Matthew Lamb was a successful lawyer and money lender, who served some of the most prominent members of the aristocracy in the 18th century. Lamb amassed a fortune through his professional associations, inheritance and advantageous marriage to the heiress, Charlotte Coke. His real estate holdings included Melbourne Hall in Derbyshire, acquired through his wife, Brocket Hall in Hertfordshire as well as a house in London. To demonstrate his wealth and position of influence, Lamb commissioned silver from some of the leading silversmiths including Paul de Lamerie, the Royal Goldsmith, George Wickes and Edward Feline. His Lamerie purchases included a set of four waiters, four sauceboats and four salt-cellars. His Wickes purchases included a soup-tureen and six dishes.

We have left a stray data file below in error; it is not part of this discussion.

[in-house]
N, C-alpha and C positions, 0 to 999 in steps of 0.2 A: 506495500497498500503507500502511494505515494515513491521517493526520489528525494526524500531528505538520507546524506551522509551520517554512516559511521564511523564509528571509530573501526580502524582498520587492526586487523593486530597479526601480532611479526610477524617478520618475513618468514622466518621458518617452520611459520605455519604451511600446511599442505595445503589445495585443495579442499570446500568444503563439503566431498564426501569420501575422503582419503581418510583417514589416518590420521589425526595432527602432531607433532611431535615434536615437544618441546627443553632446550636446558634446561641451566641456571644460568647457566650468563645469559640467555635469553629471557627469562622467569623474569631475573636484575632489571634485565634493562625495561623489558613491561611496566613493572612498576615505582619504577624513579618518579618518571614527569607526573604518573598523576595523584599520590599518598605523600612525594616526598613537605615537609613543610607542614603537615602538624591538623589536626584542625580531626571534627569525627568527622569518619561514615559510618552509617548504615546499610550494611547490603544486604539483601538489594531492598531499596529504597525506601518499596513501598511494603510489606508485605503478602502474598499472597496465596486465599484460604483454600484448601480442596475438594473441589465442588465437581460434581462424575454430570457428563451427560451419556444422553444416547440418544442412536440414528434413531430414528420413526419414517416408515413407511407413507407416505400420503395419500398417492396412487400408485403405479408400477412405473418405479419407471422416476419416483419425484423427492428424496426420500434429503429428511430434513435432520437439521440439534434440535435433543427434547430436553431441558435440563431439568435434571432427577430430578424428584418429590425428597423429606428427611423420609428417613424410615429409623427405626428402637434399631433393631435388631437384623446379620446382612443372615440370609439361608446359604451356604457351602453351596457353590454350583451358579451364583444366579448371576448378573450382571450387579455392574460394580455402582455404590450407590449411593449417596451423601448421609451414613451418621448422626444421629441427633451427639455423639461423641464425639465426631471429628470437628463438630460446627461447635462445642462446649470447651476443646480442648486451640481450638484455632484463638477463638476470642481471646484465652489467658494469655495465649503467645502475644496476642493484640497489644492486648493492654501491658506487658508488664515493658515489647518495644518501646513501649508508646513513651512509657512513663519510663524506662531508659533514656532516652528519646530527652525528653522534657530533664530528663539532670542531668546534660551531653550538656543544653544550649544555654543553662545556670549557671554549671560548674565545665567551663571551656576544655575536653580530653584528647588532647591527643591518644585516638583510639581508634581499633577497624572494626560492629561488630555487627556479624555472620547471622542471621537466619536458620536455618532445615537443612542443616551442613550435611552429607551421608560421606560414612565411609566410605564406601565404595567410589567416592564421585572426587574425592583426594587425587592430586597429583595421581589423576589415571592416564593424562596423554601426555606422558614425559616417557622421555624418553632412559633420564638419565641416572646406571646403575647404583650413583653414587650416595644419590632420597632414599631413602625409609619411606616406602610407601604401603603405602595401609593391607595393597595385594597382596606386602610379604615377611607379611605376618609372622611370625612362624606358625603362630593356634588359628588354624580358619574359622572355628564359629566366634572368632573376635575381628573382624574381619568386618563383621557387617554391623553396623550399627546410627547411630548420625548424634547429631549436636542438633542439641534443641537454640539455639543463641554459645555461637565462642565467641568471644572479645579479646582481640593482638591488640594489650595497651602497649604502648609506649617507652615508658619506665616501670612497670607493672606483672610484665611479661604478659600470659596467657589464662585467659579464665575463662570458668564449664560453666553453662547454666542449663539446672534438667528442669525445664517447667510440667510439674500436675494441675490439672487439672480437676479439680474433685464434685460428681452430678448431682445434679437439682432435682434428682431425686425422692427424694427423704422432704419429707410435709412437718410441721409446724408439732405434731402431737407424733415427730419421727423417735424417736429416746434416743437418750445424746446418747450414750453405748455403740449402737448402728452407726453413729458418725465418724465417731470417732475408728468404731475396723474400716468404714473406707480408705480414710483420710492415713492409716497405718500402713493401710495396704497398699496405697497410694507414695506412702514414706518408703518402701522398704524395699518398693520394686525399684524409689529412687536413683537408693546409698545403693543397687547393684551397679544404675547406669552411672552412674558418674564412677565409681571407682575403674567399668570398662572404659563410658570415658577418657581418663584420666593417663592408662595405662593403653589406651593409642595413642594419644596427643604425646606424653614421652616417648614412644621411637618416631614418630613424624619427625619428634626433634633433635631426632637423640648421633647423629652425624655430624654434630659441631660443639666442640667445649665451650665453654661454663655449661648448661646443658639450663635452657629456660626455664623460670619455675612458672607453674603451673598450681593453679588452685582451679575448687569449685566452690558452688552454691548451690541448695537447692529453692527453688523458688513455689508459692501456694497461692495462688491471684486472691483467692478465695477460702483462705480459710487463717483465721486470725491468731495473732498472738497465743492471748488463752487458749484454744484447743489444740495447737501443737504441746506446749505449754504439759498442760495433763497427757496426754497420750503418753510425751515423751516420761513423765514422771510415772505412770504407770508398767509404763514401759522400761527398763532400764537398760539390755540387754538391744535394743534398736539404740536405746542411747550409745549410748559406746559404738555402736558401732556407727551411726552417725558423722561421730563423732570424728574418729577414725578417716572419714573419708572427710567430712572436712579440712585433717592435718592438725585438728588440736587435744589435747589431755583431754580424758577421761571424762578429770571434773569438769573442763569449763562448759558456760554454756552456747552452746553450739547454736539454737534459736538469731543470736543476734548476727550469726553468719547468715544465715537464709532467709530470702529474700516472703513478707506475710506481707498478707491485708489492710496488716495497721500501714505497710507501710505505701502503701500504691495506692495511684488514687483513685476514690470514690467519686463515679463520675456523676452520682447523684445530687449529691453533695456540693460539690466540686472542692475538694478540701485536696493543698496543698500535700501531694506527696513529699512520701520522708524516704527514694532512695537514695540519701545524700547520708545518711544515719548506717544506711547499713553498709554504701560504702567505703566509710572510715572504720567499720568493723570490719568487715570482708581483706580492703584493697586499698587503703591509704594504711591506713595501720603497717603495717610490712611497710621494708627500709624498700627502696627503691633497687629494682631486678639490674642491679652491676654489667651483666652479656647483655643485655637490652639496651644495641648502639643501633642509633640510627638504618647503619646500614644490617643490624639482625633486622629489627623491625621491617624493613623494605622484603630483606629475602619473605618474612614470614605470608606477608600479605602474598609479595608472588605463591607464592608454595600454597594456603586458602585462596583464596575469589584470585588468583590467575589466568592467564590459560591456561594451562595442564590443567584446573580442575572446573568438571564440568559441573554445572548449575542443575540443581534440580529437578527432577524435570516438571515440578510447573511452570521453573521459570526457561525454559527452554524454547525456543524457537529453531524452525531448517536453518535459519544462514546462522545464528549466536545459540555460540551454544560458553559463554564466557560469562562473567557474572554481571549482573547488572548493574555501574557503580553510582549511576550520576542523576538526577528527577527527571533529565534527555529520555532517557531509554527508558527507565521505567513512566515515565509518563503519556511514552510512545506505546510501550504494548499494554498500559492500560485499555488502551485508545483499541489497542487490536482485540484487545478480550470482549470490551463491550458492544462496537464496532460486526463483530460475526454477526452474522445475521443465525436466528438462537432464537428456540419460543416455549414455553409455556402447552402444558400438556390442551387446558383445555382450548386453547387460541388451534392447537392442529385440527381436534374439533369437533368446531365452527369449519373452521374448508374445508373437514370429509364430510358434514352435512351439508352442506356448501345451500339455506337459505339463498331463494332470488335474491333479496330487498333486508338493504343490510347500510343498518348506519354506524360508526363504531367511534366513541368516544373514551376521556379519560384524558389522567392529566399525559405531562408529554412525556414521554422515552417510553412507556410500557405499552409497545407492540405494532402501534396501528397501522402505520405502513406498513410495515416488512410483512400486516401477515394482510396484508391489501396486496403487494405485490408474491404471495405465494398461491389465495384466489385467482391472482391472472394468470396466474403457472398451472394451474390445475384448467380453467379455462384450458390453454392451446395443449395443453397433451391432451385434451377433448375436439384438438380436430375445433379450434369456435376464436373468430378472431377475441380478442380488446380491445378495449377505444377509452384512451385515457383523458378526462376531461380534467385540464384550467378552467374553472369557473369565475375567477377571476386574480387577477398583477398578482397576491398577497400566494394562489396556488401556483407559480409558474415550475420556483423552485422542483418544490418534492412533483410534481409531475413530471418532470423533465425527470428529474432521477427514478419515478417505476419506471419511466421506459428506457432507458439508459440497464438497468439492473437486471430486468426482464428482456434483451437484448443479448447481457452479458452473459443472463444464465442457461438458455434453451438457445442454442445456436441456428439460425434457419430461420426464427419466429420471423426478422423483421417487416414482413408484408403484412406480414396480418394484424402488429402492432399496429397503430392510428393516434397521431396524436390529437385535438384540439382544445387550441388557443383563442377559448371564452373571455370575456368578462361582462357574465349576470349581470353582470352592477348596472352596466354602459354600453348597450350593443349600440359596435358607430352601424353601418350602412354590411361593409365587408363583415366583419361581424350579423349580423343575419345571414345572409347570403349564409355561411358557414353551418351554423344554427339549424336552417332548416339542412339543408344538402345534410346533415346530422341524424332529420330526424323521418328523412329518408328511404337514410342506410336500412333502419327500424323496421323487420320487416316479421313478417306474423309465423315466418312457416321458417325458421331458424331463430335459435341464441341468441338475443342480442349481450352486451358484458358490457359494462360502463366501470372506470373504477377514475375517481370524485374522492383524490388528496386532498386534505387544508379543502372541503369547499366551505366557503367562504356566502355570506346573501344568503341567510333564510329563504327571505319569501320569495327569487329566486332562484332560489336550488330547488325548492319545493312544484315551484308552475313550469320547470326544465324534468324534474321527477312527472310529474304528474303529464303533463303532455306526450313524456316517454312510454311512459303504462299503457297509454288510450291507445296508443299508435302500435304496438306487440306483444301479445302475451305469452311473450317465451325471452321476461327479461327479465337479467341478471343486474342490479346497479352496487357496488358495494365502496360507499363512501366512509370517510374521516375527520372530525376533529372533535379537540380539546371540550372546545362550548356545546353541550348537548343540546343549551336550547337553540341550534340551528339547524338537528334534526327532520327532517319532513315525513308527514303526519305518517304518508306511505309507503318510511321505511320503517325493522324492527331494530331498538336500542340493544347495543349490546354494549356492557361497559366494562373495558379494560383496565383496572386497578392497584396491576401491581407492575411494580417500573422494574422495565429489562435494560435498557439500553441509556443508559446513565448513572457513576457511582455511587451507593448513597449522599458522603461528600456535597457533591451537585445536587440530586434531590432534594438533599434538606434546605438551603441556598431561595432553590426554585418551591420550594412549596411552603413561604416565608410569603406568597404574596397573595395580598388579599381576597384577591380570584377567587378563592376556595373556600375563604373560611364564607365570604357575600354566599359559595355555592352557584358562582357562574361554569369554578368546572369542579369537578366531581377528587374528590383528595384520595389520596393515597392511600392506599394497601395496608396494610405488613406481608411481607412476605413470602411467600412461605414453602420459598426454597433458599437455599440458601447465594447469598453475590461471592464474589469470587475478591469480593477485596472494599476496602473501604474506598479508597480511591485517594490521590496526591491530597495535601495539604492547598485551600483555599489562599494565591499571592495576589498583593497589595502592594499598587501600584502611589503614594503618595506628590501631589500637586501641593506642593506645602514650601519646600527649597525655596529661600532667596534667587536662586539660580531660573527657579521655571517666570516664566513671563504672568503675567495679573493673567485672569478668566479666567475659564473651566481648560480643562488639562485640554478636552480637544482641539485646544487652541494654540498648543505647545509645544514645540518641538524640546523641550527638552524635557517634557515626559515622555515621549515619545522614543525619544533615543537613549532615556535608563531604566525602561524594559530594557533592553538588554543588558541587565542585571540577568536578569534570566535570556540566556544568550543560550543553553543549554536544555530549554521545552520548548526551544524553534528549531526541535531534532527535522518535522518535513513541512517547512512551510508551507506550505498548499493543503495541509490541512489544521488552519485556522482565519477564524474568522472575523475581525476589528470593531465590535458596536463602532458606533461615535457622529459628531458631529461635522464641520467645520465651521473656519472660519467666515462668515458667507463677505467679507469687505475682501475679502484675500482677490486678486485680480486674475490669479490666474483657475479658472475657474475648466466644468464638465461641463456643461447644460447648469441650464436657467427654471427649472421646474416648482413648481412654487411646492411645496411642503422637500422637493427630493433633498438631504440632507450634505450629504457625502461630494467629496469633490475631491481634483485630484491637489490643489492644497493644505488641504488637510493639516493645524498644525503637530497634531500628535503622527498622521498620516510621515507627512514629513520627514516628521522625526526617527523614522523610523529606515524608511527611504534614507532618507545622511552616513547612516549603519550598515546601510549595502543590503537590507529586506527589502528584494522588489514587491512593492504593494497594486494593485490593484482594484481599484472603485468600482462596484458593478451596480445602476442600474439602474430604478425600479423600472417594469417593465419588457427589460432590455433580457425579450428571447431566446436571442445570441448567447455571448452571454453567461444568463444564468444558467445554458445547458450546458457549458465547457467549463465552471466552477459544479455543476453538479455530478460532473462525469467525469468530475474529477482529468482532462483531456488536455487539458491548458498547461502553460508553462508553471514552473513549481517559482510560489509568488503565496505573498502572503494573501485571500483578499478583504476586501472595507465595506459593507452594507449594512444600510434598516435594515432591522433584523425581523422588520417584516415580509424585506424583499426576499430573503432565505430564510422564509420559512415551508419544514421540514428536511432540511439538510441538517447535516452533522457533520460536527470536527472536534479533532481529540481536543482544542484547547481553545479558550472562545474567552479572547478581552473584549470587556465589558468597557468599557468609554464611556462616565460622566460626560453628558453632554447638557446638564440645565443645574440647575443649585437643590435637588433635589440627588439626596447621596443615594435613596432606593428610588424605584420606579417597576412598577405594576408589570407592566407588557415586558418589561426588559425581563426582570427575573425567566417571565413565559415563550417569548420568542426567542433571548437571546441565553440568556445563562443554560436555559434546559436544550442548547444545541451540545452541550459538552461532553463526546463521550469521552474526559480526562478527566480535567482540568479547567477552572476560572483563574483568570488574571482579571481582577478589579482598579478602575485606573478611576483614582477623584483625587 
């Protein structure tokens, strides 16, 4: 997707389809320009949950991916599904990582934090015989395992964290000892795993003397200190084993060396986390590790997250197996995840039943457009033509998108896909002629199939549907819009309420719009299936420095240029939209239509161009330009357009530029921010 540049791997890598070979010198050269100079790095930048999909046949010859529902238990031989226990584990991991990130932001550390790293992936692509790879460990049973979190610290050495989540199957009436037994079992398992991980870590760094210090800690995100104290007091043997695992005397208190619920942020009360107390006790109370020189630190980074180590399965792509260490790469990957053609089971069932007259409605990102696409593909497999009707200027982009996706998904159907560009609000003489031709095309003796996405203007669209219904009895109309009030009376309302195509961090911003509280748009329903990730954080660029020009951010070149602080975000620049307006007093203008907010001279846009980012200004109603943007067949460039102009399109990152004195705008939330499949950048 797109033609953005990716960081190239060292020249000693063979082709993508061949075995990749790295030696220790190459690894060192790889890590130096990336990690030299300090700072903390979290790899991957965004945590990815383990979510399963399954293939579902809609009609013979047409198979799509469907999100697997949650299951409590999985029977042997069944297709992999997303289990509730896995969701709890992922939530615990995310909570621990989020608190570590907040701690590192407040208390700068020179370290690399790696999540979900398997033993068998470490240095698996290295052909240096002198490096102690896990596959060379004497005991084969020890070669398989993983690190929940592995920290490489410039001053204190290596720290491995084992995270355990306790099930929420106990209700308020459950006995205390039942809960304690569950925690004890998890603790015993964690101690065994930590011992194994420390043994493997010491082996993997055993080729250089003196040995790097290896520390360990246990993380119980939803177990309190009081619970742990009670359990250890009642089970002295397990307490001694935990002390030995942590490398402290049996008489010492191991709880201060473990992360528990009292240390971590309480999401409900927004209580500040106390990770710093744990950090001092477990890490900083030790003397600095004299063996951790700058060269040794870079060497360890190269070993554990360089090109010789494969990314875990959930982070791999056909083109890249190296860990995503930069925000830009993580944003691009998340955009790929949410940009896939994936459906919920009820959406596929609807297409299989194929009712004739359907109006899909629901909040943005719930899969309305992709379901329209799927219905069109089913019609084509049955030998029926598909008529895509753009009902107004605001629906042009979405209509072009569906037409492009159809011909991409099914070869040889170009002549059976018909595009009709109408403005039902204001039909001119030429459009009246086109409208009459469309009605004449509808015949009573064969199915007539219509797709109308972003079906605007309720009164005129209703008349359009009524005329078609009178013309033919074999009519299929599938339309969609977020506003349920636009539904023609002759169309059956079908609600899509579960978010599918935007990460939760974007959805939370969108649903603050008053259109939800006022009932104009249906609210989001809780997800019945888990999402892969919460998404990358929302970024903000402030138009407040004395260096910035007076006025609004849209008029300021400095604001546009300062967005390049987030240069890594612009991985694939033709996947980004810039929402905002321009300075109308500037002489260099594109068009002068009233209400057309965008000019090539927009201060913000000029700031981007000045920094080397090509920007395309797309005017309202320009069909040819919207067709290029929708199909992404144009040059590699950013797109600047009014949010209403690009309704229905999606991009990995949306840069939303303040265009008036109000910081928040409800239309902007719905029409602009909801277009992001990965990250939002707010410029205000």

On his death in 1768, Lamb's estate, valued at nearly £1 million passed to his son Peniston Lamb, later created 1st Viscount Melbourne. Of his silver Sir Matthew made special note in his will that it should be 'kept and preserved'. His son not only preserved the collections but added to them with orders of further plate from Parker and Wakelin to make additions to the dinner service. This included a matching soup-tureen to one by George Wickes which his father had commissioned and almost certainly the branches which accompany the present lot. The tureen, like the branches here, is dated 1768, the year that Peniston inherited his father's fortune and the year before his marriage to Elizabeth Milbanke (1751-1818), daughter of Sir Ralph Milbanke, 5th Baronet.